But as I got older, I came to believe that it could never happen in America. I called my parents and grandparents paranoid when they pointed to instances of anti-semitism in the States. I poo-pooed their fears and felt confident in the near total assimilation of Jews in America from the 1970s and 1980s on.

Many Jews in Europe in the 1930s and 1940s thought they were “safe” because they were, say, ‘Germans first’, and Jews only second. Unfortunately, it didn’t matter. Sigmund Freud, a Jew, lived in Austria and was sure that as an ‘Austrian’ and a famous scientist, he was safe from persecution. He believed that the Nazis wouldn’t touch him. He had to be dragged onto a plane to get out of Austria in time – his was one of the last planes allowed to leave without Nazi sanction. And, in fact, his name was on a list to be picked up by the Gestapo and shipped to a concentration camp.

Sigmund Freud

I just finished working on a deeply moving project for my audio theater group, Voicescapes Audio Theater. We dramatized the experience of one Jewish town, Felshtin, in Ukraine, which suffered a particularly horrible pogrom in February of 1919. The town never fully recovered. And those who didn’t escape the town and emigrate elsewhere in the aftermath of the pogrom were all wiped out by the Nais in 1941, only 22 years later.

We had the personal recollections of the pogrom from survivors, who told their stories in 1937 in order to preserve the memory of the town and its people. I took their poignant words and turned them into a powerful script which we performed with a violinist, sound effects and a power point display of photos. We got a standing ovation from the descendants of the Jews of Felshtin.

Voicescapes performance

Shortly after our wrenching performance, I heard about a synagogue shooting in San Diego, CA, by a white supremacist, which injured three or four, including the Rabii, and killed one. There had been an even more lethal shooting in a Philadelphia synagogue six months before. These incidents of violent anti-semitism hit me harder than ever because I am still raw from a year spent engrossed in the horrors of pogroms against the Jews.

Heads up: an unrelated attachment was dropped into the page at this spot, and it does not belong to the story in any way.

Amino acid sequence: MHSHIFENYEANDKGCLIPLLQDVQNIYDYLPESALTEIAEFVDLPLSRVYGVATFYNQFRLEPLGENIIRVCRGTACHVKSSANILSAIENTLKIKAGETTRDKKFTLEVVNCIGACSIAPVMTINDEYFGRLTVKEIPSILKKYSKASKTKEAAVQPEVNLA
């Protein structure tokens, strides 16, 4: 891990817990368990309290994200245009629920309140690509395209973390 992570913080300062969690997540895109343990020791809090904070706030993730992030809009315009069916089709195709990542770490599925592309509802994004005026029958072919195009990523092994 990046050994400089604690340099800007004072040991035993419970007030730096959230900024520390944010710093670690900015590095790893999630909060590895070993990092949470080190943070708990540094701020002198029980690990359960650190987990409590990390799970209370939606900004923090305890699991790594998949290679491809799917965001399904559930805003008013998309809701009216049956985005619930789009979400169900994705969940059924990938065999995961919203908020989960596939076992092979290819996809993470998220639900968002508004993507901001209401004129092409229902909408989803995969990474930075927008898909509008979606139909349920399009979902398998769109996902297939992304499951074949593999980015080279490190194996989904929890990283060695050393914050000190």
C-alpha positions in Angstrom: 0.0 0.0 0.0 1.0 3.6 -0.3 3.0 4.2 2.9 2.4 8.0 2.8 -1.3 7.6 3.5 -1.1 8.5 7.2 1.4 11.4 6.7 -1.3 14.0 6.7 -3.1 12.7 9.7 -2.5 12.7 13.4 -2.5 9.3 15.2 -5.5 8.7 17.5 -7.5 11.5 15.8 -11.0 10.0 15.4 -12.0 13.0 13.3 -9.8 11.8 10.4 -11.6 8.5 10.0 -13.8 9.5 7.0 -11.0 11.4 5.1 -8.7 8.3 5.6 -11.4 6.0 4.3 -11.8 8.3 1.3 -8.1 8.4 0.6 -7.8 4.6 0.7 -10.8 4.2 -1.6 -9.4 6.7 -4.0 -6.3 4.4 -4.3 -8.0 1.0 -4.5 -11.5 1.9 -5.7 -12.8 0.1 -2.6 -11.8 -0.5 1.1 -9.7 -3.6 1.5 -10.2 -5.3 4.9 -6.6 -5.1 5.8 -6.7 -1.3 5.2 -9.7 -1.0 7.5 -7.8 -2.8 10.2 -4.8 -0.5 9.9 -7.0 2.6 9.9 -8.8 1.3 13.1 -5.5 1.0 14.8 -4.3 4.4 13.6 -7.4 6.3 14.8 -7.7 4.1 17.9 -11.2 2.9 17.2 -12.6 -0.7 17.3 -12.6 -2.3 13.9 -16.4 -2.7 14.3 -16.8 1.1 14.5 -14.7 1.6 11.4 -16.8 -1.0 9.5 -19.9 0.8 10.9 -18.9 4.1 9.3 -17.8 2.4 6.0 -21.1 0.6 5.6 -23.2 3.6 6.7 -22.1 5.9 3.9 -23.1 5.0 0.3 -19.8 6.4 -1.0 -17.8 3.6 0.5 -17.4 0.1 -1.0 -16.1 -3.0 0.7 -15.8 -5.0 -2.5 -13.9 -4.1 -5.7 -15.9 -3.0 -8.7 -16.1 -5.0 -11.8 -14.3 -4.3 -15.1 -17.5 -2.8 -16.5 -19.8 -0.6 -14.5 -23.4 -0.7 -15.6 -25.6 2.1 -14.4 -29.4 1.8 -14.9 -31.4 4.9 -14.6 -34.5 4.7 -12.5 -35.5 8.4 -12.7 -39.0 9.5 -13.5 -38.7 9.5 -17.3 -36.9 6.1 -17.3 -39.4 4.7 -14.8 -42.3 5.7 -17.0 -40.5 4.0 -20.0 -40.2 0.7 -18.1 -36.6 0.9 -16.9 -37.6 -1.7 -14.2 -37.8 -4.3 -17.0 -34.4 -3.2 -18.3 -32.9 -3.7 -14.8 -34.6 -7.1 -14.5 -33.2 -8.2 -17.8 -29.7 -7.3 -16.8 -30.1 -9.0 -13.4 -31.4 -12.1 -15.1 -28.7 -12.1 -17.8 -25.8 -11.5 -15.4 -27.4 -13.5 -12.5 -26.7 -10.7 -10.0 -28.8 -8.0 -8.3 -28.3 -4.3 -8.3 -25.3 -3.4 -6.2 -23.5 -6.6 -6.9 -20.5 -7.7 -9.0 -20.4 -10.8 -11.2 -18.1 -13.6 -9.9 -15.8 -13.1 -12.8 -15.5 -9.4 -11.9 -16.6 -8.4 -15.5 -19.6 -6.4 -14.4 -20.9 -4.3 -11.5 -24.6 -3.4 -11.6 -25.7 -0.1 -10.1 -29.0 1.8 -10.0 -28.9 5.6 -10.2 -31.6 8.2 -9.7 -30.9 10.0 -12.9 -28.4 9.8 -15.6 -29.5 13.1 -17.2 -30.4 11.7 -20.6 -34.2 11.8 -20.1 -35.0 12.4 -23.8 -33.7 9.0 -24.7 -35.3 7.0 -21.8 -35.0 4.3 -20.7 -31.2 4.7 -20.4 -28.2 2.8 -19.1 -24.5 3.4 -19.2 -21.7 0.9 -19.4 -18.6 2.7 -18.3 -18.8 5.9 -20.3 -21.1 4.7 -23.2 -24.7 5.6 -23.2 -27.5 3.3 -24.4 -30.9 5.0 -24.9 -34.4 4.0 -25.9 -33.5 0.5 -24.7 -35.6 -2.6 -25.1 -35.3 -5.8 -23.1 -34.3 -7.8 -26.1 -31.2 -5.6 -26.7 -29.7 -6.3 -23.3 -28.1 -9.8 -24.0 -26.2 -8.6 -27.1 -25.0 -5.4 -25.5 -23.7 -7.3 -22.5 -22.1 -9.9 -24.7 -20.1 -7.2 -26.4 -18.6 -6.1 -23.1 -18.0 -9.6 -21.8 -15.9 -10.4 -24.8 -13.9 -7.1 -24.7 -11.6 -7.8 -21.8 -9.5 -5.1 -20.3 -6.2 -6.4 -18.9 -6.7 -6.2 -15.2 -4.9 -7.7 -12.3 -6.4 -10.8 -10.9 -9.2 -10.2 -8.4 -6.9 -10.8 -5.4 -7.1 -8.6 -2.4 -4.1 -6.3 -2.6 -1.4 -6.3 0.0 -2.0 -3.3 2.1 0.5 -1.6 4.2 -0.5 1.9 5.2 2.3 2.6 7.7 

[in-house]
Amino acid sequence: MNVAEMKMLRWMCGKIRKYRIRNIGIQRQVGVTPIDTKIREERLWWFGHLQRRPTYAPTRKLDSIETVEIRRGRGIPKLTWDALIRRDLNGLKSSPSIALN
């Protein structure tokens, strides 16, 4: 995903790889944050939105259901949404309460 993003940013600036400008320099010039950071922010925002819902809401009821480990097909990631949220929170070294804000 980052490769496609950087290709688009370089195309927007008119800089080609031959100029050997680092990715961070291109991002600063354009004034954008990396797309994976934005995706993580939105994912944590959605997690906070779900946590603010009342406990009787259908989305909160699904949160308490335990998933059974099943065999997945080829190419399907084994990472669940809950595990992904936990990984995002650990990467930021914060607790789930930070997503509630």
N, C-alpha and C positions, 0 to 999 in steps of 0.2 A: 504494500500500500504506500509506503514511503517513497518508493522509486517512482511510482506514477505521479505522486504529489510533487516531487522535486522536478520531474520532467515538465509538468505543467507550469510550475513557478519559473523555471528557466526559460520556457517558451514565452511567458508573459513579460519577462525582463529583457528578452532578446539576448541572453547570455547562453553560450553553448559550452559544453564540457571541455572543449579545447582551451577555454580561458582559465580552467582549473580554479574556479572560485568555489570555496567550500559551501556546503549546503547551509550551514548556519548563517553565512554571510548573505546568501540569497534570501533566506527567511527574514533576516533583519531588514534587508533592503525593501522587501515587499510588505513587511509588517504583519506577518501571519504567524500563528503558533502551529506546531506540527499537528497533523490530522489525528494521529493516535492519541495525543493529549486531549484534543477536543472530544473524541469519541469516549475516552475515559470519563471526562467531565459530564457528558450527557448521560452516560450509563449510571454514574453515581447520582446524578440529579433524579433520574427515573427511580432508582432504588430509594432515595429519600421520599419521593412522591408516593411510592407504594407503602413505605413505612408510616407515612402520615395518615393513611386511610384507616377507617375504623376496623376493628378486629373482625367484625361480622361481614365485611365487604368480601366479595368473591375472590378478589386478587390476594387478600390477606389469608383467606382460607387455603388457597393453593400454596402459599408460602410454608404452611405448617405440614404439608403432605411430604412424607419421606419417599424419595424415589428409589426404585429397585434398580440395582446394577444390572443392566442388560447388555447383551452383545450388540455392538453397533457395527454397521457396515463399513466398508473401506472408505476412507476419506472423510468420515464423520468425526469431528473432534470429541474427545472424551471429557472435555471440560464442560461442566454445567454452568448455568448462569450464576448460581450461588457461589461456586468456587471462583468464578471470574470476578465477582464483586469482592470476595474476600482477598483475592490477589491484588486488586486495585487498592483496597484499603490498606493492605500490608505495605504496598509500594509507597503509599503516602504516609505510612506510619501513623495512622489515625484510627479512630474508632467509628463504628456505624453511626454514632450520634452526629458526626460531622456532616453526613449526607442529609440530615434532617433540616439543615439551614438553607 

Remembering the image of avowed Nazis marching in Charlottesville, NC, in 2017, shouting “Jews will not replace us!”, I get a chill to the bottom of my soul. This, unfortunately, IS America today.

Charlottesville rally, 2017

My parents and grandparents were right in understanding that there is, and always has been, a wide and deep swath of anti-semitism in the U.S. As late as the 1980s, there were apartment buildings in New York City, a very Jewish, diverse and liberal city, that didn’t allow Jews. One was across the street from where I lived. There were also still law firms that were all gentile or all Jewish because the two groups were not always allowed to mix in one law firm. This is also from personal knowledge and experience as a young lawyer in the city at this time. That was not so long ago.

Today we’re seeing white supremacy rising and getting the Presidential stamp of approval. Detention camps are being set up at the southern border for the vilified ‘immigrants’ from Mexico and Central America. If Trump wins a second term and gets to have six more years to reshape America in his xenophobic, racist and anti-semitic image, where will we be? Ready to put other nonwhite or otherwise not ‘totally American’ people into these camps? Are Blacks, Hispanics, Asians, Jews next? Then will they come after the evil Democrats and liberals?

It has happened before. Many times. Can it happen again? Here?

WORDS ARE WEAPONS – Marilyn Armstrong

 


“Sticks and stones can break my bones,
but names can never hurt me.”


It’s an old childhood chant, a miserably inadequate defense against bullies and bigots when one is small and powerless. It was oft-repeated, not only by us, the little victims but by parents, teachers and other wise counselors. It was supposed to comfort us.

It didn’t because we all knew it was untrue.

Names can and do hurt. The hurt caused by a cruel name goes deeper than any mere cut or bruise to the body. Psyches heal, but slowly. Sometimes they never heal.

Horrible words. Can you still tell me — with a straight face — that names can’t hurt? Will you give me all your arguments that “political correctness” is stupid? That anything which makes it illegal or socially unacceptable to spew hate is too restrictive of free speech? Really? Your free speech? It’s not my free speech. I don’t talk that way and I don’t hang around anyone who does.